In 1922 the Irish Free State seceded from the United Kingdom, leading to the latter being renamed the United Kingdom of Great Britain and Northern Ireland. The name "England" is derived from the Old English name Englaland, which means "land of the Angles"; the Angles were one of the Germanic tribes that settled in Great Britain during the Early Middle Ages. The Angles came from the Anglia peninsula in the Bay of Kiel area of the Baltic Sea; the earliest recorded use of the term, as "Engla londe", is in the late-ninth-century translation into Old English of Bede's Ecclesiastical History of the English People. The term was used in a different sense to the modern one, meaning "the land inhabited by the English", it included English people in what is now south-east Scotland but was part of the English kingdom of Northumbria; the Anglo-Saxon Chronicle recorded that the Domesday Book of 1086 covered the whole of England, meaning the English kingdom, but a few years the Chronicle stated that King Malcolm III went "out of Scotlande into Lothian in Englaland", thus using it in the more ancient sense.
According to the Oxford English Dictionary, its modern spelling was first used in 1538. The earliest attested reference to the Angles occurs in the 1st-century work by Tacitus, Germania, in which the Latin word Anglii is used; the etymology of the tribal name itself is disputed by scholars. How and why a term derived from the name of a tribe, less significant than others, such as the Saxons, came to be used for the entire country and its people is not known, but it seems this is related to the custom of calling the Germanic people in Britain Angli Saxones or English Saxons to distinguish them from continental Saxons of Old Saxony between the Weser and Eider rivers in Northern Germany. In Scottish Gaelic, another language which developed on the island of Great Britain, the Saxon tribe gave their name to the word for England. An alternative name for England is Albion; the name Albion referred to the entire island of Great Britain. The nominally earliest record of the name appears in the Aristotelian Corpus the 4th-century BC De Mundo: "Beyond the Pillars of Hercules is the ocean that flows round the earth.
In it are two large islands called Britannia. But modern scholarly consensus ascribes De Mundo not to Aristotle but to Pseudo-Aristotle, i.e. it was written in the Graeco-Roman period or afterwards. The word Albion or insula Albionum has two possible origins, it either derives from a cognate of the Latin albus meaning white, a reference to the white cliffs of Dover or from the phrase the "island of the Albiones" in the now lost Massaliote Periplus, attested through Avienus' Ora Maritima to which the former served as a source. Albion is now applied to England in a more poetic capacity. Another romantic name for England is Loegria, related to the Welsh word for England and made popular by its use in Arthurian legend; the earliest known evidence of human presence in the area now known as England was that of Homo antecessor, dating to approximate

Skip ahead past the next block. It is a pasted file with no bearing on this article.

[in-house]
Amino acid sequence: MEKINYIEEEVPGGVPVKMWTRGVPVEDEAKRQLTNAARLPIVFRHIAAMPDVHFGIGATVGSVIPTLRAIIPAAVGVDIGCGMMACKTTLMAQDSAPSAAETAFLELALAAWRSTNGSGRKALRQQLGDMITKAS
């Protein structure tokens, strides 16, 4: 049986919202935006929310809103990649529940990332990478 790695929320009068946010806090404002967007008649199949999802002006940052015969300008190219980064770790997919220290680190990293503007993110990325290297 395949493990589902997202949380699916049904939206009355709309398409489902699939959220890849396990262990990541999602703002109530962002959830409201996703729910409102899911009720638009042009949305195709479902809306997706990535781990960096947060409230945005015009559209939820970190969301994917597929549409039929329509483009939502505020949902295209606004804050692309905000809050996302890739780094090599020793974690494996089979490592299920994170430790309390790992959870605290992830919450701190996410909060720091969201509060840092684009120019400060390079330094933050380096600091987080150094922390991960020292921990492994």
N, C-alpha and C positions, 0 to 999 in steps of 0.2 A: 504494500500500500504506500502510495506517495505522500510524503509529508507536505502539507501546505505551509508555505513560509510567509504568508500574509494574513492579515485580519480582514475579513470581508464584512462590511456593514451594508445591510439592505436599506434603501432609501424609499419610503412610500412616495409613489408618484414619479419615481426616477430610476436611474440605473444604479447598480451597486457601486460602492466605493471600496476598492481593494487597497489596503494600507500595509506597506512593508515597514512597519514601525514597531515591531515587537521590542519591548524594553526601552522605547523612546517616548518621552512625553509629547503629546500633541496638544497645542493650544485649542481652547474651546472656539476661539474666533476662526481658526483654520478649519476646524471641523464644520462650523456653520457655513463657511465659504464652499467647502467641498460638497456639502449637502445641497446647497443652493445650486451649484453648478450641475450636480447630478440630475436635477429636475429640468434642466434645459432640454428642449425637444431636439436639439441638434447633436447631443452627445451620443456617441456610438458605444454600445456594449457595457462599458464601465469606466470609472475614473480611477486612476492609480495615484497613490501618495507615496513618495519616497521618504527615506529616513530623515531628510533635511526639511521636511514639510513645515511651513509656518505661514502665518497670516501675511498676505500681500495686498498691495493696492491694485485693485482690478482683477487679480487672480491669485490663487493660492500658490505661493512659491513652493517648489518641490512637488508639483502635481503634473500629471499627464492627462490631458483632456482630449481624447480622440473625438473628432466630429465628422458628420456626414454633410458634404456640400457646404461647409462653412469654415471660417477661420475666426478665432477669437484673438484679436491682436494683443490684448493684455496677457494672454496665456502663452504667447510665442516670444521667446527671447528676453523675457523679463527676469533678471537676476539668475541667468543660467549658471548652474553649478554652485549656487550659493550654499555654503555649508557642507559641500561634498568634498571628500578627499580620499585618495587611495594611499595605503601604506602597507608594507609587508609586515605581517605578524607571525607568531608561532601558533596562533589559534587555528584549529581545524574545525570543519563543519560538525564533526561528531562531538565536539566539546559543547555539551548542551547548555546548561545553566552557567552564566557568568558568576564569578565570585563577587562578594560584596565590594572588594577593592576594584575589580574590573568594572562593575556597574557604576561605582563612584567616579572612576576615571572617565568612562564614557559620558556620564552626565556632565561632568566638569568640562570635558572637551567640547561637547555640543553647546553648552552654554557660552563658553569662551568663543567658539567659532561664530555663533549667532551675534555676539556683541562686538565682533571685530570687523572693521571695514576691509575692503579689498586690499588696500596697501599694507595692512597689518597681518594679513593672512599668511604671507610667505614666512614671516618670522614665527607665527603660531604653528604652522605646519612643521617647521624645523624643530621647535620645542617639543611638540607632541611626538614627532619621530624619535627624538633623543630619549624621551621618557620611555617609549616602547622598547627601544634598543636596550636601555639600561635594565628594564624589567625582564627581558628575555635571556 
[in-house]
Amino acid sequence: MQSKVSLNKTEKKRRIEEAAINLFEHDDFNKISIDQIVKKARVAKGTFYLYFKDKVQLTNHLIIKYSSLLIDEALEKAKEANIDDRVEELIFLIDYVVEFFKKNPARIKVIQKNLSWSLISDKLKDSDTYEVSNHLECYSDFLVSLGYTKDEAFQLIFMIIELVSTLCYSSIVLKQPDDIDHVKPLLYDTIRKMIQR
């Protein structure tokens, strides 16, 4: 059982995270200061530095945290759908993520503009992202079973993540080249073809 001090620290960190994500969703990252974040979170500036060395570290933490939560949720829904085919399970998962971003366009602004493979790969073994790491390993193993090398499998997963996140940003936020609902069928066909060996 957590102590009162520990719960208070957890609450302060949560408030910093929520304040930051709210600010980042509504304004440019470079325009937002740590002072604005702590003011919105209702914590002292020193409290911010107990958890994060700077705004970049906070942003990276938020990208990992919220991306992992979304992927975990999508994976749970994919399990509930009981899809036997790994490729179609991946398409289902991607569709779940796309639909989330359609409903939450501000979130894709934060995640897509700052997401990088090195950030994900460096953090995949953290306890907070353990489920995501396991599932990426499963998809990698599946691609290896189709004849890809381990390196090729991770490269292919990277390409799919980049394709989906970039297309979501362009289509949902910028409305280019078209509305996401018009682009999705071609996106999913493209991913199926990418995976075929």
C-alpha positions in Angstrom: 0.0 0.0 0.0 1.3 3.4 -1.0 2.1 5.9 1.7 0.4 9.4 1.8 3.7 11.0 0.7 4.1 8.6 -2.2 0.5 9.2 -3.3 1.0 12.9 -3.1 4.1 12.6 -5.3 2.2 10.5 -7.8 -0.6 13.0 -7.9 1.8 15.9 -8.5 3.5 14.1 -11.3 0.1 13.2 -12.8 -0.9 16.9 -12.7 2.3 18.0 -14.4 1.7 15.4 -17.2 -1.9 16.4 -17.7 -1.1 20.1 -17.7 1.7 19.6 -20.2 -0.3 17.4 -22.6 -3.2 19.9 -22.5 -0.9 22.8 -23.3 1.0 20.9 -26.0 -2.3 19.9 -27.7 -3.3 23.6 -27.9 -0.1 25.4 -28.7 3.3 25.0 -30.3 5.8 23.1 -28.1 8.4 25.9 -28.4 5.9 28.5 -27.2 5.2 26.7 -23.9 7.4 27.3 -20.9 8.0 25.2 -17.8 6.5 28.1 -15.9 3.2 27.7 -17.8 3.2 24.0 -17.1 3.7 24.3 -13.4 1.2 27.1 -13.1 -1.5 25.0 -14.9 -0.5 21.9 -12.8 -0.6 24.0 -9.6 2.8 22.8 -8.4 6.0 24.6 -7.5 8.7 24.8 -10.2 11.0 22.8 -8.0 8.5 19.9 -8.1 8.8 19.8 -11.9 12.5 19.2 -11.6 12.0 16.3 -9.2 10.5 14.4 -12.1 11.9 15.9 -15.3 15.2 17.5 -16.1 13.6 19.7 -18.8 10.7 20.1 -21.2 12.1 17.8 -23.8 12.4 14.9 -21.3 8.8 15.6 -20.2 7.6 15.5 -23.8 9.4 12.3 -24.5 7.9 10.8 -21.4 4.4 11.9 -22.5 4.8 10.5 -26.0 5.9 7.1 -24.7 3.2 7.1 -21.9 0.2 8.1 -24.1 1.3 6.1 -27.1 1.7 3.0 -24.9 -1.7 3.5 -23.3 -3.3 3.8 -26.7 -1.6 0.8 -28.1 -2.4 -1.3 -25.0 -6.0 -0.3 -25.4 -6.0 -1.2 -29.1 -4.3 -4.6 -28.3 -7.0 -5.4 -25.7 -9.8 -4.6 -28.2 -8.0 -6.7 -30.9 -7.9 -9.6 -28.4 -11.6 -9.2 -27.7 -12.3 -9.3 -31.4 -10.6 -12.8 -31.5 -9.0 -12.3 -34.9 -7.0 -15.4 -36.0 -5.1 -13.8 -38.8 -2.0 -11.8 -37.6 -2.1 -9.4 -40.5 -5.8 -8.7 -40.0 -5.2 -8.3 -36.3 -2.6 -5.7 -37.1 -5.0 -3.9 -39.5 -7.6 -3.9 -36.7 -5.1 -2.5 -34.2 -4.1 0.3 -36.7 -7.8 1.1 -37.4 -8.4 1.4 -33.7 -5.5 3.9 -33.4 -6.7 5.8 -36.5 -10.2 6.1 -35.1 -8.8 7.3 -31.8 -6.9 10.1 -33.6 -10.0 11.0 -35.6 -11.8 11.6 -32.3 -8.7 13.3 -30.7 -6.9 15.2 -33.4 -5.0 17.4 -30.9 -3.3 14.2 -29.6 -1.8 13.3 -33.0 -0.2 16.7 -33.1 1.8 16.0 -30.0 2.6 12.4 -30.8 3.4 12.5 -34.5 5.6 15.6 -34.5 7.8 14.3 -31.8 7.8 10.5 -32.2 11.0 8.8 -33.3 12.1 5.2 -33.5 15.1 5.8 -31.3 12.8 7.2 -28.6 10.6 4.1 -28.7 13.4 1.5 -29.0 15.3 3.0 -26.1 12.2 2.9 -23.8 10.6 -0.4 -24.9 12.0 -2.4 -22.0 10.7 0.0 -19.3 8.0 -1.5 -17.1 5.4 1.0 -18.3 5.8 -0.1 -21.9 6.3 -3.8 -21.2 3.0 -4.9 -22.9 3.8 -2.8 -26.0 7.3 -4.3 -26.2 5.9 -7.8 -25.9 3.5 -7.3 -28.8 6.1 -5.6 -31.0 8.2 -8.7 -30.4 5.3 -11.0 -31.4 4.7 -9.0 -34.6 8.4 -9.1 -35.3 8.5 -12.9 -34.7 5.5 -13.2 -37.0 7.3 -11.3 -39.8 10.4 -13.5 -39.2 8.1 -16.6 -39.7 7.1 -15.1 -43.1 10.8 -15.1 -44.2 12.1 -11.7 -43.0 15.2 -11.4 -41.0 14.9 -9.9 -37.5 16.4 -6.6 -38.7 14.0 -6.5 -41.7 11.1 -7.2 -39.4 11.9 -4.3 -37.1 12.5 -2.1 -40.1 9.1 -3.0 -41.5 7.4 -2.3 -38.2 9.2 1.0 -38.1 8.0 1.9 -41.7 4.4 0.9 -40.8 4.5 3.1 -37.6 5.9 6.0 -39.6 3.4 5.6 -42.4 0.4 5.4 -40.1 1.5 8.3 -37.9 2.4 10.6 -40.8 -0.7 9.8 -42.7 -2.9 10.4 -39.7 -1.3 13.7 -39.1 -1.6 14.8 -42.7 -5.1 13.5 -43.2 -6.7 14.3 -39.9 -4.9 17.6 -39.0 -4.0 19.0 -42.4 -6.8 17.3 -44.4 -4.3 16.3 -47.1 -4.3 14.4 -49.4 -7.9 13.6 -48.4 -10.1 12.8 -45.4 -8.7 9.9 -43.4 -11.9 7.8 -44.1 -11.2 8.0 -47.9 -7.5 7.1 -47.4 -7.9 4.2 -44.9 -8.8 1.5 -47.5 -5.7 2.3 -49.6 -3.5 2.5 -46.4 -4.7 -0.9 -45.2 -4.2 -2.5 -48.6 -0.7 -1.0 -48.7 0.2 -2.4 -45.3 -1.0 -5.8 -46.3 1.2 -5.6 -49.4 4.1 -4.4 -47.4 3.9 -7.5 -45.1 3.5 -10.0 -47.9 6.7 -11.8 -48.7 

Scotland is a country, part of the United Kingdom. Sharing a border with England to the southeast, Scotland is otherwise surrounded by the Atlantic Ocean to the north and west, by the North Sea to the northeast and by the Irish Sea to the south. In addition to the mainland, situated on the northern third of the island of Great Britain, Scotland has over 790 islands, including the Northern Isles and the Hebrides; the Kingdom of Scotland emerged as an independent sovereign state in the Early Middle Ages and continued to exist until 1707. By inheritance in 1603, James VI, King of Scots, became King of England and King of Ireland, thus forming a personal union of the three kingdoms. Scotland subsequently entered into a political union with the Kingdom of England on 1 May 1707 to create the new Kingdom of Great Britain; the union created a new Parliament of Great Britain, which succeeded both the Parliament of Scotland and the Parliament of England. In 1801, the Kingdom of Great Britain and Kingdom of Ireland enacted a political union to create a United Kingdom.